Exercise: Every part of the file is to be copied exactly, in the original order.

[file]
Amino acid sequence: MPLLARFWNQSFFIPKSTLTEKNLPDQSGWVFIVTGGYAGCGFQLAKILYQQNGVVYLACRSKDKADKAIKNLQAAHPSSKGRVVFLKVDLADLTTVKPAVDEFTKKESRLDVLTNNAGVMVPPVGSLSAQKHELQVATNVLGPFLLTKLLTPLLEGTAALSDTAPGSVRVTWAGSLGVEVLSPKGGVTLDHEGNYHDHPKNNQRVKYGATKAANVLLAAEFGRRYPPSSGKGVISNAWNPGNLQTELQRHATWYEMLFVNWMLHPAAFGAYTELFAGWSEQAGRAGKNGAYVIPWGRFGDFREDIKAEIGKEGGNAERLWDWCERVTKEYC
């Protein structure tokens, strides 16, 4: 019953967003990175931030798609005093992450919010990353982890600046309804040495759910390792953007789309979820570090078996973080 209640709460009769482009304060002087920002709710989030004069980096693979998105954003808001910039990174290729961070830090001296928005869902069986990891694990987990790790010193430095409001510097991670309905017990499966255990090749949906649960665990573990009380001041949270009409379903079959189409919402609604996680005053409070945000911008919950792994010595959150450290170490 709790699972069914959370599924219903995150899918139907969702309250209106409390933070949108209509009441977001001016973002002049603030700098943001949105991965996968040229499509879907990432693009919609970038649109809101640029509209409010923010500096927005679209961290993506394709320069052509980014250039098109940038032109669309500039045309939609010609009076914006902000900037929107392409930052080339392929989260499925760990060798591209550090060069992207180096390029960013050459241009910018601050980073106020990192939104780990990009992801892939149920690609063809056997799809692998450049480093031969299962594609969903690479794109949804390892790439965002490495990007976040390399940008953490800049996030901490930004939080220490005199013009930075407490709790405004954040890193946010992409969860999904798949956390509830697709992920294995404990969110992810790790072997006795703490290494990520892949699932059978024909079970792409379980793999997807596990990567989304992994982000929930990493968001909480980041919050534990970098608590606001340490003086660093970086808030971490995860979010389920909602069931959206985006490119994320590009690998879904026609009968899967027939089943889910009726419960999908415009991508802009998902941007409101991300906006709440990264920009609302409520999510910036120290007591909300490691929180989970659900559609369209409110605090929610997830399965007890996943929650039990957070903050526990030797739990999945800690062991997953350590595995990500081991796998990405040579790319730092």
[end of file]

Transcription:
Amino acid sequence: MPLLARFWNQSFFIPKSTLTEKNLPDQSGWVFIVTGGYAGCGFQLAKILYQQNGVVYLACRSKDKADKAIKNLQAAHPSSKGRVVFLKVDLADLTTVKPAVDEFTKKESRLDVLTNNAGVMVPPVGSLSAQKHELQVATNVLGPFLLTKLLTPLLEGTAALSDTAPGSVRVTWAGSLGVEVLSPKGGVTLDHEGNYHDHPKNNQRVKYGATKAANVLLAAEFGRRYPPSSGKGVISNAWNPGNLQTELQRHATWYEMLFVNWMLHPAAFGAYTELFAGWSEQAGRAGKNGAYVIPWGRFGDFREDIKAEIGKEGGNAERLWDWCERVTKEYC
């Protein structure tokens, strides 16, 4: 019953967003990175931030798609005093992450919010990353982890600046309804040495759910390792953007789309979820570090078996973080 209640709460009769482009304060002087920002709710989030004069980096693979998105954003808001910039990174290729961070830090001296928005869902069986990891694990987990790790010193430095409001510097991670309905017990499966255990090749949906649960665990573990009380001041949270009409379903079959189409919402609604996680005053409070945000911008919950792994010595959150450290170490 709790699972069914959370599924219903995150899918139907969702309250209106409390933070949108209509009441977001001016973002002049603030700098943001949105991965996968040229499509879907990432693009919609970038649109809101640029509209409010923010500096927005679209961290993506394709320069052509980014250039098109940038032109669309500039045309939609010609009076914006902000900037929107392409930052080339392929989260499925760990060798591209550090060069992207180096390029960013050459241009910018601050980073106020990192939104780990990009992801892939149920690609063809056997799809692998450049480093031969299962594609969903690479794109949804390892790439965002490495990007976040390399940008953490800049996030901490930004939080220490005199013009930075407490709790405004954040890193946010992409969860999904798949956390509830697709992920294995404990969110992810790790072997006795703490290494990520892949699932059978024909079970792409379980793999997807596990990567989304992994982000929930990493968001909480980041919050534990970098608590606001340490003086660093970086808030971490995860979010389920909602069931959206985006490119994320590009690998879904026609009968899967027939089943889910009726419960999908415009991508802009998902941007409101991300906006709440990264920009609302409520999510910036120290007591909300490691929180989970659900559609369209409110605090929610997830399965007890996943929650039990957070903050526990030797739990999945800690062991997953350590595995990500081991796998990405040579790319730092």